You might bump into him one early morning walking around the vegetative surroundings of Kololo area; you might not even notice him or simply take him for one of those early risers who take short cuts to reach their work places on foot.
However, at 45, Lamin Manjang walks 30 minutes every morning to keep fit and healthy to manage his busy schedule at Standard Chartered Bank Uganda where he is the chief executive officer/managing director.
A graduate of business administration and a Chartered Management Account Masters holder, he started his working career with the National Investment Board of Gambia in 1989-94.
He then signed off four years at Gambia Airlines as managing director before making it into the banking industry with Standard Chartered Bank.
For the 10-years Manjang has been with Standard Chartered, he has served in several countries in different capacities starting off in Gambia as head of consumer banking then to Tanzania where he worked for corporate banking; he then moved to Sierra Leone as managing director before replacing David Cutting in Uganda in May 2007.
“Moving from the airlines industry to the banking industry has been a smooth journey; being that they are all service sectors. Where you have to look into the fundamentals of giving excellent service; as a CEO the role is similar; your job is to provide leadership, vision, manage people and resources to make sure they deliver to the expectations of your shareholders,” he says.
He says Uganda has been a good three years for him and the bank because he has transformed the bank in many ways.
“We’ve seen it grow at about 30 per cent and currently we are second most profitable and as well as second largest bank in Uganda,” he says.
The bank currently boasts of over 40,000 clients and more than Shs100 billion annual turnover with a one per cent repayment-non-performing loan portfolio which is one of the best in the banking industry.
The bank, once known for its exclusive up-market class has over the years been able to attract low end market segments by launching several products for the Small and Medium Enterprises (SMEs). The bank now boasts of a SME clientele which has grown around $40 million from close to 1,000 accounts.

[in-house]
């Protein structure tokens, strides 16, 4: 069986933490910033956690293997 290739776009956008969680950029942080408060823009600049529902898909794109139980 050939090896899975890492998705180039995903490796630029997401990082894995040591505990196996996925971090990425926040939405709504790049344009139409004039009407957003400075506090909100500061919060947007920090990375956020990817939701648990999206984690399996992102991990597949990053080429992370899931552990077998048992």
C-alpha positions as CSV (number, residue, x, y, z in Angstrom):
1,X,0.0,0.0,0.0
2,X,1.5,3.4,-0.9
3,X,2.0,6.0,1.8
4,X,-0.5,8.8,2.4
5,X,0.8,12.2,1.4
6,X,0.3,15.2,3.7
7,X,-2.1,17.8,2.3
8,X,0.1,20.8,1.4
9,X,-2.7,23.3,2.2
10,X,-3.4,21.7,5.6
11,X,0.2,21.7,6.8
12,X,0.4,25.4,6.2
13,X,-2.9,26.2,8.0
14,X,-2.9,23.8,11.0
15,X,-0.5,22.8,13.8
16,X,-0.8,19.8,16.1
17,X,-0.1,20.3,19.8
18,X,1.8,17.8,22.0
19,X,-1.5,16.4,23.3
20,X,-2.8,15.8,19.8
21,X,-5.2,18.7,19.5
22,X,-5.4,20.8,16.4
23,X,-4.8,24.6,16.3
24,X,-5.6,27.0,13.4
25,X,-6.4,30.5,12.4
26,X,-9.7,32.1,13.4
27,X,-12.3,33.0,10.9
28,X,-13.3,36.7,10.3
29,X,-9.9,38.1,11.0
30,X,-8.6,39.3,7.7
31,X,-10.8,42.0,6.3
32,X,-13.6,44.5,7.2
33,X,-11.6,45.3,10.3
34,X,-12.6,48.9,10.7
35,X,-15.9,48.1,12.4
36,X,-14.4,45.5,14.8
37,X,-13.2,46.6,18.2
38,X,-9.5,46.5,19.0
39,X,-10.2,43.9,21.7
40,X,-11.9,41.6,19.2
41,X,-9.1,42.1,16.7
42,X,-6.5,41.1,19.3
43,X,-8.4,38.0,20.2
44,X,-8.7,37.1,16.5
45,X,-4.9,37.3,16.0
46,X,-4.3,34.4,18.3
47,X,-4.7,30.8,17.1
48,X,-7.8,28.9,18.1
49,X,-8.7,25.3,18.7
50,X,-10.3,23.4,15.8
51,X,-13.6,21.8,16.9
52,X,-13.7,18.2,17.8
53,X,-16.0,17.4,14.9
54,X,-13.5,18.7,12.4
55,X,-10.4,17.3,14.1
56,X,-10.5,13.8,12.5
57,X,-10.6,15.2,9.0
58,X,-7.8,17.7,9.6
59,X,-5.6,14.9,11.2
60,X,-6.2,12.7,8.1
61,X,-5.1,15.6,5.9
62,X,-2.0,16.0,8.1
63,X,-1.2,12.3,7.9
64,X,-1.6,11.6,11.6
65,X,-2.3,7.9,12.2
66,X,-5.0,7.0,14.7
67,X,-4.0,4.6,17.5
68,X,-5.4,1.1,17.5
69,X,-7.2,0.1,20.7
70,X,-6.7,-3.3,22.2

Having started in 1912 in Uganda, the bank is the oldest in the country currently employing over 600 people in its 10 branches countrywide.
“It’s satisfying when you see through in all areas, both in terms of performance, train people- making staff one of the best in the Group and in the country,” he says adding:
“We have managed to get more Ugandans working outside the country; many have been posted to Singapore, Dubai, and Nairobi.”
“The one silver bullet that has helped us see through; is being customer focused; we have put service at the forefront in delivering seamlessly.”
It has not been an easy ride for the bank and Manjang’s analysis of the industry captures the threat posed by dirty money transactions, fraud as well as the acute lack of skilled manpower for the financial sector.
“The industry is competitive because all banks are trying to build their market share, which I think is healthy because at the end of the day it’s the client who benefits through the competitive prices and better service,” he says.
A money laundering legislation in Uganda is in the offing but it has been in the pipeline for long.
“We urge parliament to make sure that it protects the industry,” Mr Majang said.
Making inroads into the SMEs sector has taken some time partly because of the informal nature of the SMEs.
“We have realised that and made some adjustments so that we meet their needs”.
As a seasoned banker, he believes more banks mean better lubrication on the wheels that move the economy.
“We now have a total of 22 banks; we expect that these banks will continue to innovate services all across the country. Uganda still has low levels of penetration and we hope that as more banks come on board we will be able to reach everywhere like the mobile industry has done,” he says.